This collection makes available the rich contents of Thomas B. Vincent's 1993 CD-ROM Index to Pre-1900 Canadian Cultural and Literary Magazines.
This ground-breaking index includes 137,943 records of prose, poetry, drama, fiction, and miscellaneous items (letters to the editor, sheet music, illustrations, advertisements, and obituaries) from 203 nineteenth-century periodicals published in Canada.
It includes The Nova Scotia Magazine, Canada's first literary magazine, longer-running titles such as the Canadian Monthly and National Review, and more ephemeral ones such as Mayflower or Ladies' Acadian Newspaper. Not all runs are complete; only what was found extant was included. Some major periodicals such as Saturday Night are not included. The Journals collection, which was not released with the original index on CD-ROM, records what was seen, where, what was entered in the collection, and what is missing. In addition to essential publication information, there are subject descriptors on all items.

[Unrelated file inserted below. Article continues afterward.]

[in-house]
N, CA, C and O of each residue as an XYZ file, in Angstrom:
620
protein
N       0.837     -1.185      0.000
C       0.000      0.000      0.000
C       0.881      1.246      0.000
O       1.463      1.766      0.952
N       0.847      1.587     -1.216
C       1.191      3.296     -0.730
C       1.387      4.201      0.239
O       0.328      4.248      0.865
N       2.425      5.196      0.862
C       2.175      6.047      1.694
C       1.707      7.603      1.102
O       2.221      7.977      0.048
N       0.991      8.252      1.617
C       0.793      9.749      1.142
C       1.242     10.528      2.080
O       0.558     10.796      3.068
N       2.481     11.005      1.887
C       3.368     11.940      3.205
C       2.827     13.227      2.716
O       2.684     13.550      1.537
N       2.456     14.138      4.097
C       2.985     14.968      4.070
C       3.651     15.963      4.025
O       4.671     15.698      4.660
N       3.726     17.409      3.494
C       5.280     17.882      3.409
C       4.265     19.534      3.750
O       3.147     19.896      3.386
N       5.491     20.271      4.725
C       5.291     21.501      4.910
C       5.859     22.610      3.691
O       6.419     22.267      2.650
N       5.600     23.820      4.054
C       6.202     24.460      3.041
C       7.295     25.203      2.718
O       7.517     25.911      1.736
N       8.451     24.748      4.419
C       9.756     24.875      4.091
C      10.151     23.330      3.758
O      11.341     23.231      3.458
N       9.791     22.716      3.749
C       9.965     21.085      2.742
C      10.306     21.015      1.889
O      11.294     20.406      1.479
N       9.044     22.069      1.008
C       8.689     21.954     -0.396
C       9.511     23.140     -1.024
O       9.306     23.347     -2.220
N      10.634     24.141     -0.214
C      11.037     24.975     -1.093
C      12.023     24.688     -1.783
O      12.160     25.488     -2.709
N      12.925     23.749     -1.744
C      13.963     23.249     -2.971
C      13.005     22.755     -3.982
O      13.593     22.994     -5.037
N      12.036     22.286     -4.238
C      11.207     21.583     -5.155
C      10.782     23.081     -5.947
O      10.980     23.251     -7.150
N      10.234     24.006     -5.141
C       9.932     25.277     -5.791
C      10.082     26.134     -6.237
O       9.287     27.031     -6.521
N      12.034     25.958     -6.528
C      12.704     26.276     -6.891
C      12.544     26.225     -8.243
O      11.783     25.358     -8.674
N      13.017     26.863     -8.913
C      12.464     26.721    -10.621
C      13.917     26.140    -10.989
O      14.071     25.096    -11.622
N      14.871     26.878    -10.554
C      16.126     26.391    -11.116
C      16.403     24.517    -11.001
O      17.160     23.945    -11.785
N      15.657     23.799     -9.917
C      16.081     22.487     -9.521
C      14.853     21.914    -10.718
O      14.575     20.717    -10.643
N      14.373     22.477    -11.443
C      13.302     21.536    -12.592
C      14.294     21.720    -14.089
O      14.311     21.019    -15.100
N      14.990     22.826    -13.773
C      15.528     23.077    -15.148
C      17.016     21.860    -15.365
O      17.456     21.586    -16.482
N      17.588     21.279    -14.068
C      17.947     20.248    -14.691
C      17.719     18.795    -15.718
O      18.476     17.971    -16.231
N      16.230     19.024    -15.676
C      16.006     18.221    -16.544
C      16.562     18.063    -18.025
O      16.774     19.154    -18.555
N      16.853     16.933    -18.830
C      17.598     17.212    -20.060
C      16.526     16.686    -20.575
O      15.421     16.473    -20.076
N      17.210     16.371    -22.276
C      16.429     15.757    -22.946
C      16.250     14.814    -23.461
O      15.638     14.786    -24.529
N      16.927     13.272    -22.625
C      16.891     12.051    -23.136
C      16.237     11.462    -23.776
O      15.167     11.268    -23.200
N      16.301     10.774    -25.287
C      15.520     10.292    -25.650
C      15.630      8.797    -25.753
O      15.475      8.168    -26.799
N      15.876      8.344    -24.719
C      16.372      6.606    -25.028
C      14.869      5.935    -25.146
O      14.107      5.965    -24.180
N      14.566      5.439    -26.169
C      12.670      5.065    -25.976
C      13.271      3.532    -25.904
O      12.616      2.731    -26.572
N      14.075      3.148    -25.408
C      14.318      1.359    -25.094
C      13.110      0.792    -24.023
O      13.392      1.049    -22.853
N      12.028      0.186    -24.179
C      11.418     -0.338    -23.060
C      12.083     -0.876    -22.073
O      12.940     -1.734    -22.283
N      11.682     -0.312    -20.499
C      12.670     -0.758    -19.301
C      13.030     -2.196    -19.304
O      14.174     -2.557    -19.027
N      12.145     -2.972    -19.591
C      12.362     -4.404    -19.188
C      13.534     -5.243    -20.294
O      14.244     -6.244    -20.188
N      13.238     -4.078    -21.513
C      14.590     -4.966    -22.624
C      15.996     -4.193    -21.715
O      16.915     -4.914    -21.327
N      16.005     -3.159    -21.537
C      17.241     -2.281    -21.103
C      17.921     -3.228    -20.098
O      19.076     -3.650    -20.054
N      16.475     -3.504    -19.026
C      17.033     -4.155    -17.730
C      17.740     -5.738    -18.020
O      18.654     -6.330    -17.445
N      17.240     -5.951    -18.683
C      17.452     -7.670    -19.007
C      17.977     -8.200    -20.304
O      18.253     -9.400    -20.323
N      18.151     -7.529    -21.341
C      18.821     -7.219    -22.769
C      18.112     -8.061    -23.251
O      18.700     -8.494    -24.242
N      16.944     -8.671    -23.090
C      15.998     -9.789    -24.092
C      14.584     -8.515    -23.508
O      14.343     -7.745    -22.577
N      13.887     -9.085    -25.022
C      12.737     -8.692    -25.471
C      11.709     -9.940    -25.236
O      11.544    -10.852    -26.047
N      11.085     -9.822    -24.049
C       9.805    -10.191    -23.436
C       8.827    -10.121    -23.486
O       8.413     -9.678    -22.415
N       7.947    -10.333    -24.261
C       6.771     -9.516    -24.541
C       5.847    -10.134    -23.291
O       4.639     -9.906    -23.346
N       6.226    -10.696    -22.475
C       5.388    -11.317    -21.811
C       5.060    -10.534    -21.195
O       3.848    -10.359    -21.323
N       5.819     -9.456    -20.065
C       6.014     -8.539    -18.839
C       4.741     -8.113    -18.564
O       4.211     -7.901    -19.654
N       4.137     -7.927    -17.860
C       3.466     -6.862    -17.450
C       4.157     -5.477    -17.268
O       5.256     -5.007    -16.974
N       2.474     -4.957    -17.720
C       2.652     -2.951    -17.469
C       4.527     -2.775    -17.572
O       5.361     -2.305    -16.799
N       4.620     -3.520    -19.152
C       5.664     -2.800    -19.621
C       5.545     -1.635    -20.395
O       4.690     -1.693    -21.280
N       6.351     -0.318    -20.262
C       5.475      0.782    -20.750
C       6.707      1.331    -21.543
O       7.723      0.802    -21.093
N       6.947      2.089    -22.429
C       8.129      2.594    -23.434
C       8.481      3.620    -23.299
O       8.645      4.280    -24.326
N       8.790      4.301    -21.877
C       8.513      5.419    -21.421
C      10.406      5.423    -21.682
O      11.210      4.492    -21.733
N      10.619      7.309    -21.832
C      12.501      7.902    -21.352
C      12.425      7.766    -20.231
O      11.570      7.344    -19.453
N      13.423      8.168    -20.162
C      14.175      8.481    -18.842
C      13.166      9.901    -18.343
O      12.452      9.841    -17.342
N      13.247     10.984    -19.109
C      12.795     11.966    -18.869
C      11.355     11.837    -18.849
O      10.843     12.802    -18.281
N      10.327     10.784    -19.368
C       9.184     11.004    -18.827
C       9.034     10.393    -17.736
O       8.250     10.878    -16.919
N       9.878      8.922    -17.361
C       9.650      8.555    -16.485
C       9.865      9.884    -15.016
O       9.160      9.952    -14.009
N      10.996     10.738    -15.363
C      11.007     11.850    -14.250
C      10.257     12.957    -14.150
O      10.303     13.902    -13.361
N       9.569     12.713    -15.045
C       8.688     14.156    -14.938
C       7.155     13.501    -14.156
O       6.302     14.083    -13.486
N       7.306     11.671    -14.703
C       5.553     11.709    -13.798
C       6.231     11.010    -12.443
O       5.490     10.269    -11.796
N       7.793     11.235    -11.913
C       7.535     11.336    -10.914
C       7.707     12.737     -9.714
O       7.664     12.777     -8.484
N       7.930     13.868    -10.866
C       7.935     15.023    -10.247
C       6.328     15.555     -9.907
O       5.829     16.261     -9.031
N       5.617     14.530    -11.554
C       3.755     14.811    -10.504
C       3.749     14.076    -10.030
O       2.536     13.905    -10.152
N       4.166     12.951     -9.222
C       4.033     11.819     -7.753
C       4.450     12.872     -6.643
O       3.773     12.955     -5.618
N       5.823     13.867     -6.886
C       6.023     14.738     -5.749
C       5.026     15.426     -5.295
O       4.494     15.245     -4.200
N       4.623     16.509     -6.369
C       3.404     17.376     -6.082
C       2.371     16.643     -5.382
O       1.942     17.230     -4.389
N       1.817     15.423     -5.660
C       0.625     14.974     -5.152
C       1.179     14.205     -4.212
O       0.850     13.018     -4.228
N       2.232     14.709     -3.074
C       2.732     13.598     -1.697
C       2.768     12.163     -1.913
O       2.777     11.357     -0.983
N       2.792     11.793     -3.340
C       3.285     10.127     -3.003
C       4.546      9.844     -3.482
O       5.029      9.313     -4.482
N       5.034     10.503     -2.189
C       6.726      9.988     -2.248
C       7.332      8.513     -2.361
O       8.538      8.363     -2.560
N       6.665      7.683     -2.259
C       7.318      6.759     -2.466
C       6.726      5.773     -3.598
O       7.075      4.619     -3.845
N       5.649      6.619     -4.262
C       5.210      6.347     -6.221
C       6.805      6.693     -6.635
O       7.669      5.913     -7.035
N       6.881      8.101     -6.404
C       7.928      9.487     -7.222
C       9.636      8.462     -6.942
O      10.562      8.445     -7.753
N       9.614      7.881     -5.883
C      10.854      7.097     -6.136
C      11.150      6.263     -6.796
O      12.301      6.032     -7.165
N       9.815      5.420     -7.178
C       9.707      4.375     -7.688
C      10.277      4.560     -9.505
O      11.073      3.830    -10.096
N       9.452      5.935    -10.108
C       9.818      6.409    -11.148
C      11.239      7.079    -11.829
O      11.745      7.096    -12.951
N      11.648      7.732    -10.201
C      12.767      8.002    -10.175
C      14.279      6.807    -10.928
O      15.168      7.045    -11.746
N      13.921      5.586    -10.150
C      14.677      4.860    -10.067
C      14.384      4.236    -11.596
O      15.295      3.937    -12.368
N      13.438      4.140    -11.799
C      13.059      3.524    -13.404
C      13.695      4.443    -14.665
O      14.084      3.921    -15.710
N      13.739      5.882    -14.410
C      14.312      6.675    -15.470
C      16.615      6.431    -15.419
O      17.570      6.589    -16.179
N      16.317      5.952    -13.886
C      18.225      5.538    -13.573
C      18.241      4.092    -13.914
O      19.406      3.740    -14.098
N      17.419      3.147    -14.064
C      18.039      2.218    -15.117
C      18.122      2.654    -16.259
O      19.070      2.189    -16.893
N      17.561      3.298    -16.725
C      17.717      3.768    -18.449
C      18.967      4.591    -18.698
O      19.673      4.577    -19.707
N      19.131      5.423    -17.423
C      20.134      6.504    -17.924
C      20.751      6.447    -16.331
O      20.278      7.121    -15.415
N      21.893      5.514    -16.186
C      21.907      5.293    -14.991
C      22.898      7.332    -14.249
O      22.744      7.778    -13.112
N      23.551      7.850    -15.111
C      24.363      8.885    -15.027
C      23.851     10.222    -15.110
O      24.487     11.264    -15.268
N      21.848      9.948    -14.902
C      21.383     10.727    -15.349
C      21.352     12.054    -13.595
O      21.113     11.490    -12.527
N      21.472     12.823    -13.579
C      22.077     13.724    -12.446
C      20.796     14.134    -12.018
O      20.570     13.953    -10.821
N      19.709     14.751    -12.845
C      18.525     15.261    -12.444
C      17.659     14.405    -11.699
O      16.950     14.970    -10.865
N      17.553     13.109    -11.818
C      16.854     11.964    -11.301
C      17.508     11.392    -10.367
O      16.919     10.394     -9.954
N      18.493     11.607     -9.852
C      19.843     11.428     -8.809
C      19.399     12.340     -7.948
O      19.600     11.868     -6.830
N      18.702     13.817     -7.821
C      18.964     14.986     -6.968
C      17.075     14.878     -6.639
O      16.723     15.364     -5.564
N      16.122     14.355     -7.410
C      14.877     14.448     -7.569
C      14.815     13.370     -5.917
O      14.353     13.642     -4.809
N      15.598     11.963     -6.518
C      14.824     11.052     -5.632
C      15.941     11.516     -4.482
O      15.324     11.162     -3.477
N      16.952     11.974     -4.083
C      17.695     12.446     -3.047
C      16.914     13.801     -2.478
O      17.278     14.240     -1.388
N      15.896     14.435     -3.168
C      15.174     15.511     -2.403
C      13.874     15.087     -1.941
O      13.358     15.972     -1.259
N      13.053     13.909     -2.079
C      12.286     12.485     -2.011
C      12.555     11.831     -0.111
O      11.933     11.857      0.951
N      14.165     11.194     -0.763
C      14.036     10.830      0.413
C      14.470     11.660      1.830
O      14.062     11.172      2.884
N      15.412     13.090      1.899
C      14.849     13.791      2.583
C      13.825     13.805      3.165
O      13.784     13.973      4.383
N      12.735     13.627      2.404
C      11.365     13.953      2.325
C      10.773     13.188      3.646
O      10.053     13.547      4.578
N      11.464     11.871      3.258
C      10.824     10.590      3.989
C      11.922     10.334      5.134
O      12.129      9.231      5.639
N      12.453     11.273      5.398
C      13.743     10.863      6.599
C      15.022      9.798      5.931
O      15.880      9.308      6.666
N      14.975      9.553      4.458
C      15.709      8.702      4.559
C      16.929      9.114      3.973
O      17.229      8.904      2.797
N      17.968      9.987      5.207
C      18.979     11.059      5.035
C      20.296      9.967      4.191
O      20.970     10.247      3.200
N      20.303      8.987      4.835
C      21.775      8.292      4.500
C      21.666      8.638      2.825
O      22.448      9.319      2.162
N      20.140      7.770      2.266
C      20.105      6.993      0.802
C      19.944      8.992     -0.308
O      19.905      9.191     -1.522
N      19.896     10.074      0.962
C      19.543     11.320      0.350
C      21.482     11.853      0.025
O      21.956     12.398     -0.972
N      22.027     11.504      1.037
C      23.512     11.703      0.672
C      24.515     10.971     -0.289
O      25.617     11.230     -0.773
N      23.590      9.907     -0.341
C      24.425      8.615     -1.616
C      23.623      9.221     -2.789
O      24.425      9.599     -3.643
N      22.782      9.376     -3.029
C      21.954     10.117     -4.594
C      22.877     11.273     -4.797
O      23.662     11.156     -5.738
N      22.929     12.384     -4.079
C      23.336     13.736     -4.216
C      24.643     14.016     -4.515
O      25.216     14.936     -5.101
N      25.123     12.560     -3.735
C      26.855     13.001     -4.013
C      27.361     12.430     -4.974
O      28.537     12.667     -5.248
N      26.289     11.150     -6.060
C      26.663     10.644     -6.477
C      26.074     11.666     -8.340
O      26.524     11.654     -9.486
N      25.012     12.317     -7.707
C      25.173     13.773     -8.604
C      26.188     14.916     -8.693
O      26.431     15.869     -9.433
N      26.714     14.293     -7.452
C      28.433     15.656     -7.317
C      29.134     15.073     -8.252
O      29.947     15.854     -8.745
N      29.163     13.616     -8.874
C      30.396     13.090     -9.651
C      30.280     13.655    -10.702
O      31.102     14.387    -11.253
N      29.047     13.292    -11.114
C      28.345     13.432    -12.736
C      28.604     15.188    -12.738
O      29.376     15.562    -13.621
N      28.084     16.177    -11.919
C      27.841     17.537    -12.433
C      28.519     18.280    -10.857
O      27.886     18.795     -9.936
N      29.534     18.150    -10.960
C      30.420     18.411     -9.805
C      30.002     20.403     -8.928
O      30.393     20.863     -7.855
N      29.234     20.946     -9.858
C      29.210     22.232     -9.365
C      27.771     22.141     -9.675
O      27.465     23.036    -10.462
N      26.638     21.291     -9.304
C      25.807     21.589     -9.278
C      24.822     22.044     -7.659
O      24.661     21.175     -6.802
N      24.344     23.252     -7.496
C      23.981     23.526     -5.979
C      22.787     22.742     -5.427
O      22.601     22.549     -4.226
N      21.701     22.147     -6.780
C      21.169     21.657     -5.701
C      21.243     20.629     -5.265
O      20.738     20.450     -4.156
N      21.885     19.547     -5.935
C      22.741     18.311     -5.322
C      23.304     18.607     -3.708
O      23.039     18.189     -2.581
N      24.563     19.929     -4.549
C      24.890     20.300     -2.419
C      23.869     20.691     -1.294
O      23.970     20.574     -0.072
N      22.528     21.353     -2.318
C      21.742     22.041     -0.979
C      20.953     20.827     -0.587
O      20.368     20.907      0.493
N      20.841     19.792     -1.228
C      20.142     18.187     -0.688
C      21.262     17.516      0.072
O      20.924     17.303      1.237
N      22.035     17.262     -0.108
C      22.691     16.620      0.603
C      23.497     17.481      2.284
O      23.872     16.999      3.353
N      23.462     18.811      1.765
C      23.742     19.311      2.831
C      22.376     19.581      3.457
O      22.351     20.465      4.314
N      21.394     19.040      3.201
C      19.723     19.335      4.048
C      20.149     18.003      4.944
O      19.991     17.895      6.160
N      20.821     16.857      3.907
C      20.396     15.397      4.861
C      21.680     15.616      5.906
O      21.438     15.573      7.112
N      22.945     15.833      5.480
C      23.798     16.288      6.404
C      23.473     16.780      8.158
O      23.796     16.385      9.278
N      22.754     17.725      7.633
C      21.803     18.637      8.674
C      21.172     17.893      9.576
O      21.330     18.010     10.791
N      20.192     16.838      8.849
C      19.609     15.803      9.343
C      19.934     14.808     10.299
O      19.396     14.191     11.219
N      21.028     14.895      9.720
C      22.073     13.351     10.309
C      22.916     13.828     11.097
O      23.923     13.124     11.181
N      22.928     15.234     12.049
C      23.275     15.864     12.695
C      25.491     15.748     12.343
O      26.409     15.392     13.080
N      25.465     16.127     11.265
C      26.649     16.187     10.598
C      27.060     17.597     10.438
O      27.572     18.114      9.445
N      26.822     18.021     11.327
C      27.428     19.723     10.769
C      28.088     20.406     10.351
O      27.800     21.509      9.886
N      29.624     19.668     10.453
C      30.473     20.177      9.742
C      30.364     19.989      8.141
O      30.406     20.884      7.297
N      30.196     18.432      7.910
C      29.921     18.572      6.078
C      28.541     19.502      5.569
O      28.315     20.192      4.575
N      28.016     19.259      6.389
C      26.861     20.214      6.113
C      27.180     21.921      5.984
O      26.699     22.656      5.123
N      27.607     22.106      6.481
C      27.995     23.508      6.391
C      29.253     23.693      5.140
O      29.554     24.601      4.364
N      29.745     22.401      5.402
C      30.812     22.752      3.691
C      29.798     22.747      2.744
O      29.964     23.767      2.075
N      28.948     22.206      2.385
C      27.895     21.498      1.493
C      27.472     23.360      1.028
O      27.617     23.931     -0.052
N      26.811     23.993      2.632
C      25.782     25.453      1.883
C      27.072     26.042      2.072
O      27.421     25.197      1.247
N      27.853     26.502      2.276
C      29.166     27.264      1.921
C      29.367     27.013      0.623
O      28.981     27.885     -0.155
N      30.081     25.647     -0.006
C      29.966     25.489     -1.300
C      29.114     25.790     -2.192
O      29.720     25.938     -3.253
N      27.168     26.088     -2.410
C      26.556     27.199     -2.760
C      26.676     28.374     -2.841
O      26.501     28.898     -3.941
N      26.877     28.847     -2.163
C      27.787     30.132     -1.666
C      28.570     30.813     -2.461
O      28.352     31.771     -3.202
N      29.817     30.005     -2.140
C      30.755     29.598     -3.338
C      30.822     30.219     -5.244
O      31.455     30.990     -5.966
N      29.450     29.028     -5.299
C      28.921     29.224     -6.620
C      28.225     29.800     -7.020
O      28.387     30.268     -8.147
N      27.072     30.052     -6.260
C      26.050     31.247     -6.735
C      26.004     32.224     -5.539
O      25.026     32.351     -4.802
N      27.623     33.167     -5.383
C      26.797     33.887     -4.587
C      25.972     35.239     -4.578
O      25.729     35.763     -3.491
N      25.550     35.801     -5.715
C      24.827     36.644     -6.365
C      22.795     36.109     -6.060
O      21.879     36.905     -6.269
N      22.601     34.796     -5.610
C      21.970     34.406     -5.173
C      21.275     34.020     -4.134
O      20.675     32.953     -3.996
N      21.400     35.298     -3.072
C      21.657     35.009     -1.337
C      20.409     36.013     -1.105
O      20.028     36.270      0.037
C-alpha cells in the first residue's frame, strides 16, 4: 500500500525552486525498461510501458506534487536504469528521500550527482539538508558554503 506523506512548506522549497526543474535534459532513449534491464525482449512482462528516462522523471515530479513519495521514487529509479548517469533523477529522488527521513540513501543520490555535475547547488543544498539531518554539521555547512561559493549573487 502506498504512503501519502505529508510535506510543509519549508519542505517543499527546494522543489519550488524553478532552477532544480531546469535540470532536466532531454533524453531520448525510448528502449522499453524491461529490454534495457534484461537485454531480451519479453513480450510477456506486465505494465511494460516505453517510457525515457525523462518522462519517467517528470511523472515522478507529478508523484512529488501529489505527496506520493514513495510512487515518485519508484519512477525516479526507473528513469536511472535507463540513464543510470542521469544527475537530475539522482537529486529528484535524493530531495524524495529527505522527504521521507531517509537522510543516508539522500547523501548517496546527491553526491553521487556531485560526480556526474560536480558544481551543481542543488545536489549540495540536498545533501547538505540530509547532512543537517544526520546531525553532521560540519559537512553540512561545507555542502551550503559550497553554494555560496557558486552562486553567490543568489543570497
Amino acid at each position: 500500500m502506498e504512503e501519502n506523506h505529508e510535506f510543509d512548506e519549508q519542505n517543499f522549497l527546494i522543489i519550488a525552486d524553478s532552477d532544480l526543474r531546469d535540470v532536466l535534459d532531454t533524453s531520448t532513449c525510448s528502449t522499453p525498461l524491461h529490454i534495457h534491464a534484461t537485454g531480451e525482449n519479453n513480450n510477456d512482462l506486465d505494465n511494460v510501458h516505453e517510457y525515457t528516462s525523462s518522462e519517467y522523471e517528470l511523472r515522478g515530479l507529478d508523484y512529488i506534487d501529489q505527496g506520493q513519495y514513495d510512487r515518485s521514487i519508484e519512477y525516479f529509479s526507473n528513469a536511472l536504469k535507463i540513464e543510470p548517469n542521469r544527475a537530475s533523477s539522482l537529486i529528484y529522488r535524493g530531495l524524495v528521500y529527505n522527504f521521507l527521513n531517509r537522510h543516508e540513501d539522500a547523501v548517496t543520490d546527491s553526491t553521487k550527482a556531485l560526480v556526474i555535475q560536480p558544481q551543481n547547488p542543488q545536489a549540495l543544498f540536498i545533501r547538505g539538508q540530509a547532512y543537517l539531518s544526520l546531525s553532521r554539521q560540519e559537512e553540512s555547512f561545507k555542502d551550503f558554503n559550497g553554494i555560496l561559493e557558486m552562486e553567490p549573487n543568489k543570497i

Related full-text content
Much of the content described in these records has been digitized and is freely available online through the Canadiana Collections.
As the Canadiana website notes: "The Canadiana Collections contain content created over five centuries that tell an incomplete, oftentimes distorted and, sometimes harmful, story of Canada. The content, metadata, and resource descriptions in the Canadiana Collections contain language that reflects the biases, norms, and perspectives of the time in which they were created. This includes harmful and offensive wording, cultural references, and stereotypes." This is true also of the metadata records, provided in this collection, which record the language of the time.
Invitation to contribute
This collection is open to correction and enhancement by members of CWRC. Please be in touch at cwrc / at / ualberta \ dot \ ca if you are interested in contributing.
Data conversion: For this collection, the data from the original database developed for the CD-ROM was transformed into records using the Metadata Object Description Schema (MODS).